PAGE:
In a blog published today, Orca Security researcher Tzah Pahima claimed it took Microsoft several months to fully resolve a security flaw in Azure's Synapse Analytics that he discovered in January. 

    And in a separate blog published on Monday, Tenable CEO Amit Yoran called out Redmond for its lack of response to – and transparency around – two other vulnerabilities that could be exploited by anyone using Azure Synapse. 

    Continue reading
  • Intel demos multi-wavelength laser array integrated on silicon wafer
    Next stop – on-chip optical interconnects?

    Intel is claiming a significant advancement in its photonics research with an eight-wavelength laser array that is integrated on a silicon wafer, marking another step on the road to on-chip optical interconnects.

    This development from Intel Labs will enable the production of an optical source with the required performance for future high-volume applications, the chip giant claimed. These include co-packaged optics, where the optical components are combined in the same chip package as other components such as network switch silicon, and optical interconnects between processors.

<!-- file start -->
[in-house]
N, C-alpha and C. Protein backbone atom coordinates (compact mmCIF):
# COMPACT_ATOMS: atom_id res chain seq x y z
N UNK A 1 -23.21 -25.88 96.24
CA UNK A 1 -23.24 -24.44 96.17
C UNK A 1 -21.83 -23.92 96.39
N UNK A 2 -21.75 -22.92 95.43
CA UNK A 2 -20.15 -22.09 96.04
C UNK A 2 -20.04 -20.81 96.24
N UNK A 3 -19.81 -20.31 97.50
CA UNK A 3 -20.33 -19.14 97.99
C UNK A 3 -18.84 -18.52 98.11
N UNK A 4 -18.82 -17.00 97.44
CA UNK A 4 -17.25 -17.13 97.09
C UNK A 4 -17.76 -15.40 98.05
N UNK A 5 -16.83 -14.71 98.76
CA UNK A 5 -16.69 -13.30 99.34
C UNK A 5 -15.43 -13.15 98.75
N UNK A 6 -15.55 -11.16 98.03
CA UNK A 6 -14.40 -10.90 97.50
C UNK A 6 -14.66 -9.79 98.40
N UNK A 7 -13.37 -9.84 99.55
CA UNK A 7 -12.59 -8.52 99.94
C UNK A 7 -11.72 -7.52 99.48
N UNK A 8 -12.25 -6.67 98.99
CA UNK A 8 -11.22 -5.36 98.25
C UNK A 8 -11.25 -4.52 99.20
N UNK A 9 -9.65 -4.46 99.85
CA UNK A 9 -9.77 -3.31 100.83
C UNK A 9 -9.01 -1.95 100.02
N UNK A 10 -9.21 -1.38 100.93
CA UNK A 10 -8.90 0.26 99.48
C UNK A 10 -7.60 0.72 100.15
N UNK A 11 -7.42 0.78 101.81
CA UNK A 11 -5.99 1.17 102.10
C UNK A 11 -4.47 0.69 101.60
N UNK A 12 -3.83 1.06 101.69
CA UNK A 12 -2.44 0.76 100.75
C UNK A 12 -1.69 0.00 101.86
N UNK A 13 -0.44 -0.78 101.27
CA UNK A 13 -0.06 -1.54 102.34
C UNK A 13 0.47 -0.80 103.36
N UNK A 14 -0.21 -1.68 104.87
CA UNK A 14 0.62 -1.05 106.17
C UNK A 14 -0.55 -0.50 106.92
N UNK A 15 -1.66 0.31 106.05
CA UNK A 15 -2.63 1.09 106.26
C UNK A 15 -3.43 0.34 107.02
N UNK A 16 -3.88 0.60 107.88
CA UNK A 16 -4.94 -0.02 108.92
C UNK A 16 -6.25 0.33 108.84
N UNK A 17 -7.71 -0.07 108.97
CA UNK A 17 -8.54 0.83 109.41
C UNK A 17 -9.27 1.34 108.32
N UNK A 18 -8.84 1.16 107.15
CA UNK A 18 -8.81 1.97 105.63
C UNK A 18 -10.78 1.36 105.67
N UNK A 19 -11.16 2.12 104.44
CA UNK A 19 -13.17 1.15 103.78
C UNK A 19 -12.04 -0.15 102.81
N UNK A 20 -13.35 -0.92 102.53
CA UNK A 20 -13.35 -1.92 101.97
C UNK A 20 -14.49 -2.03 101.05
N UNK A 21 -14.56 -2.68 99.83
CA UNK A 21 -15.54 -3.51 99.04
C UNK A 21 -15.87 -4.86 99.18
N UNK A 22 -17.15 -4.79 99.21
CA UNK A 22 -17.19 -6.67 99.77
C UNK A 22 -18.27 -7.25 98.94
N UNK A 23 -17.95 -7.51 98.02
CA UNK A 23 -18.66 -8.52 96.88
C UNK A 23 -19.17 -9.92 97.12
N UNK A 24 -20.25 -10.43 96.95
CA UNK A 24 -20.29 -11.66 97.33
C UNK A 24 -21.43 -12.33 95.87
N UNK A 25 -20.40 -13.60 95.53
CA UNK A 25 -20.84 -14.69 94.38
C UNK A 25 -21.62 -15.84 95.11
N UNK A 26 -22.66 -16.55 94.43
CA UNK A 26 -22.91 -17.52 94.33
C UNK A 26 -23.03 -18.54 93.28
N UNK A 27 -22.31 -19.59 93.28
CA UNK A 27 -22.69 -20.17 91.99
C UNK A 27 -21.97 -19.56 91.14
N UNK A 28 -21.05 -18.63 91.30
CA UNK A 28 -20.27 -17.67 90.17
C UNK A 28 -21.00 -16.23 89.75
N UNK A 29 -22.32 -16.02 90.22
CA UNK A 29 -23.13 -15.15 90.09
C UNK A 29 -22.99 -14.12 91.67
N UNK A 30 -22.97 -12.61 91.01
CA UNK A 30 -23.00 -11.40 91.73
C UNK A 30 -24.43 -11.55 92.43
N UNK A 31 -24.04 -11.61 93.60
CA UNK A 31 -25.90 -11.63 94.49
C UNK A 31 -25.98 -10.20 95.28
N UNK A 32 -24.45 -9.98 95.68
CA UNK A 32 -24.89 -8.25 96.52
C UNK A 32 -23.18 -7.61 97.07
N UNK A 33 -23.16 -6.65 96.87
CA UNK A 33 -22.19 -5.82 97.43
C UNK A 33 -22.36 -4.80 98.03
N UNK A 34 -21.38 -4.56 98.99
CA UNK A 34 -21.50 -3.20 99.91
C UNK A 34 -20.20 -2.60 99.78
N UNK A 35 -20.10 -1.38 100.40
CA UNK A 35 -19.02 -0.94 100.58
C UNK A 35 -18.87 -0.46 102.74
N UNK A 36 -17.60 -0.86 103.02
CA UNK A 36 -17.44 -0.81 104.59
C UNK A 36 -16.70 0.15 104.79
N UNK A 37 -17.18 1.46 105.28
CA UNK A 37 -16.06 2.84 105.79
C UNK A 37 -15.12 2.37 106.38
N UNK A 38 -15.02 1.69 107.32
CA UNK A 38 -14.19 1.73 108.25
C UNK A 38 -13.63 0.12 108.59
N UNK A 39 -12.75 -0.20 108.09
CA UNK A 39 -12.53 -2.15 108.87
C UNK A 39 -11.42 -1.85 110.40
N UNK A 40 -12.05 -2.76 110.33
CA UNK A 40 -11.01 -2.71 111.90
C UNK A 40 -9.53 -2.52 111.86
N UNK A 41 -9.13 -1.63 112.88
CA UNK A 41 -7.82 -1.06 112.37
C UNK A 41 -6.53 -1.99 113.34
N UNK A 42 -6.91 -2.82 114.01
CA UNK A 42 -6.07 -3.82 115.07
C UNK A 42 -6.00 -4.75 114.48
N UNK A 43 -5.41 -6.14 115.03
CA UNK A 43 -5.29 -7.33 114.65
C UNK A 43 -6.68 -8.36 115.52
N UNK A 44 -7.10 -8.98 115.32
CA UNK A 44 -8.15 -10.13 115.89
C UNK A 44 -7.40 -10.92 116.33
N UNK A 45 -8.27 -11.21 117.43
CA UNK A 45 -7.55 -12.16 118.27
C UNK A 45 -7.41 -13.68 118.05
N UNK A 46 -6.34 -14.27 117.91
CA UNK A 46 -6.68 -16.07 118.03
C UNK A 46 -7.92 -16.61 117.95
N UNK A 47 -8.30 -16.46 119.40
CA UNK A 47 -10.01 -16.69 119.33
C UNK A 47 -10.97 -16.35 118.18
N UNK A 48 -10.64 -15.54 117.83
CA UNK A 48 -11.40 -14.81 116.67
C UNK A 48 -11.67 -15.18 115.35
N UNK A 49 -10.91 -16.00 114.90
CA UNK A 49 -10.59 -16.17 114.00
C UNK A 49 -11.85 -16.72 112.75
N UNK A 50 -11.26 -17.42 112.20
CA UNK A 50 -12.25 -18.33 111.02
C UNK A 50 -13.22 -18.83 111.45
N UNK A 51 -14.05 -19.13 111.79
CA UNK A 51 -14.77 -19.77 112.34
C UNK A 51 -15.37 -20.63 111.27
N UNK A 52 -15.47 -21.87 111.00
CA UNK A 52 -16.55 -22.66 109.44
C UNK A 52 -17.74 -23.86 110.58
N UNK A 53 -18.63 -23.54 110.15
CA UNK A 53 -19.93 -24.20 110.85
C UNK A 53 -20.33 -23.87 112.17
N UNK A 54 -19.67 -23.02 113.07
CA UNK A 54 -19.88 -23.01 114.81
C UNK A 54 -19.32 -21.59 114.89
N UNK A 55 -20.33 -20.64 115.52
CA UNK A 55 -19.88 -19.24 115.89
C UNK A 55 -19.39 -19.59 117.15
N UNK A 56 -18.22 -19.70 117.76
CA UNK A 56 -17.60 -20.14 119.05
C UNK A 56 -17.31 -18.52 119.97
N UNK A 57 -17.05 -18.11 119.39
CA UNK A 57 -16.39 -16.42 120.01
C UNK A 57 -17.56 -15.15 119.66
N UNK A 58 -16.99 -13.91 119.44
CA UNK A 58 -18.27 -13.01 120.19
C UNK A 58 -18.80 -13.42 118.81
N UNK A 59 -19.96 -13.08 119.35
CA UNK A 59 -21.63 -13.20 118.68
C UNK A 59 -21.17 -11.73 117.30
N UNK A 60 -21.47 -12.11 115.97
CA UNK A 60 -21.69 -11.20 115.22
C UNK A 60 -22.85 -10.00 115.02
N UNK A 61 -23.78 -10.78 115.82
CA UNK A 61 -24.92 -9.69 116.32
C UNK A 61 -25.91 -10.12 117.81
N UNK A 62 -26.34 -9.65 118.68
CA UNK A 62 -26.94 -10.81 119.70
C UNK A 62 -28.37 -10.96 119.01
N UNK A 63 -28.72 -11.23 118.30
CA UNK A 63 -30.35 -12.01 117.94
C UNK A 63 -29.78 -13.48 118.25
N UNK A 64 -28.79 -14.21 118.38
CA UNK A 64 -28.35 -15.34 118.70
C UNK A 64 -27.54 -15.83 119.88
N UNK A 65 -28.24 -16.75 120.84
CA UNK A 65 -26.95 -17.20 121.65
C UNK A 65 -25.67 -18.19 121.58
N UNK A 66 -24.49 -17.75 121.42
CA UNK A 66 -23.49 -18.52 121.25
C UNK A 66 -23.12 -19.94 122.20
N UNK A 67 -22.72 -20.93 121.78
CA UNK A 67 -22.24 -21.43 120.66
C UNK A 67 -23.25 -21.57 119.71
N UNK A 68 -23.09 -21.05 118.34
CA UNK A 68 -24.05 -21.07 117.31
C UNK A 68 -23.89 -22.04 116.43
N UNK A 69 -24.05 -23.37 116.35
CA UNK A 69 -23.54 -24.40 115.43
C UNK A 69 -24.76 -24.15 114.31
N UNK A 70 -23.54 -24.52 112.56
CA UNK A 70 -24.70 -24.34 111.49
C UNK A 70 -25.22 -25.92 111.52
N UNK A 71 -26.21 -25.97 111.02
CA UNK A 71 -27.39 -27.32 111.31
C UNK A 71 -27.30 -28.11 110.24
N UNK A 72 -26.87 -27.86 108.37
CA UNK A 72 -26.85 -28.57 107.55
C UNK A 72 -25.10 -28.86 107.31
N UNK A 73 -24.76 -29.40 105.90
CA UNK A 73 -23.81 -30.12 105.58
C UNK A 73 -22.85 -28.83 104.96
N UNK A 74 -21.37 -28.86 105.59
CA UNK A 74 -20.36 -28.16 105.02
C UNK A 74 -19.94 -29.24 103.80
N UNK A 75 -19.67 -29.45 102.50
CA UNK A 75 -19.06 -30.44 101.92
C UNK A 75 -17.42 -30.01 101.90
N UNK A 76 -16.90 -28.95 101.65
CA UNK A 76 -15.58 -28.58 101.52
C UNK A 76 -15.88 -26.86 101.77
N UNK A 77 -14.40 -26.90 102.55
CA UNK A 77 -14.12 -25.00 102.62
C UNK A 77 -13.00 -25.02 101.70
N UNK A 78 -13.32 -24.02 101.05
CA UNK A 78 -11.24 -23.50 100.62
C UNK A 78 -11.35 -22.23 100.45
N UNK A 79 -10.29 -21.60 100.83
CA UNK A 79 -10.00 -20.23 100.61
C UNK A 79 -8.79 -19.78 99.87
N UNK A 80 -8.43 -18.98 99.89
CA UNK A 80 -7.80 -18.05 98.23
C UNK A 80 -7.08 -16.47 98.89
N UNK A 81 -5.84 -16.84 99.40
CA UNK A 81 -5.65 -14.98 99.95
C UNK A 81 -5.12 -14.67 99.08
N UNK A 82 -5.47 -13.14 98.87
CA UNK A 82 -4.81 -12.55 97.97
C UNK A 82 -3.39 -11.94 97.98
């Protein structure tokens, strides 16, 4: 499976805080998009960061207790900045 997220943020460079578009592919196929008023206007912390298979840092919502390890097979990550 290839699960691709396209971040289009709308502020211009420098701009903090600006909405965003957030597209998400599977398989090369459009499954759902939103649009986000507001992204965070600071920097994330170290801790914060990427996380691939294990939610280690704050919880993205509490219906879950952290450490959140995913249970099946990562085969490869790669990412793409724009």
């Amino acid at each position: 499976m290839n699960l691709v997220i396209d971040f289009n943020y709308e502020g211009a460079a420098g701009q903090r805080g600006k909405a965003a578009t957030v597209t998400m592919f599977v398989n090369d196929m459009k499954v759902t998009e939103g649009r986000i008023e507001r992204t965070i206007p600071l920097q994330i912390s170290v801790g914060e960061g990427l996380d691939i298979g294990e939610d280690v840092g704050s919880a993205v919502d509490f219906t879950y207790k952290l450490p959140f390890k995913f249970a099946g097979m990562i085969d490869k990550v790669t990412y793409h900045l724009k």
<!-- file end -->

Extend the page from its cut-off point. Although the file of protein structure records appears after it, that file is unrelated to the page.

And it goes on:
According to Intel Labs, its demonstration laser array was built using the company's "300-millimetre silicon photonics manufacturing process," which is already used to make optical transceivers, paving the way for high-volume manufacturing in future. The eight-wavelength array uses distributed feedback (DFB) laser diodes, which apparently refers to the use of a periodically structured element or diffraction grating inside the laser to generate a single frequency output.

    Continue reading
  • Microsoft continues cyber security spending spree with Miburo buy
    Brains to be added to the Customer Security and Trust in defense against 'foreign adversaries'

    Microsoft has opened its wallet once more to pick up New York-based cyber-threat analyst Miburo.

    Founded by Clint Watts in 2011, Miburo is all about the detection of and response to foreign (in the context of the US) information operations. The team is to be folded into Microsoft's Customer Security and Trust organization and the work of its analysts is to be fed into the Windows giants' threat detection and analysis capabilities.

    "Miburo," said Microsoft, "has become a leading expert in identification of foreign information operations." Its research teams have hunted out some nasty influence campaigns over 16 languages.

    Continue reading

Biting the hand that feeds IT © 1998–2022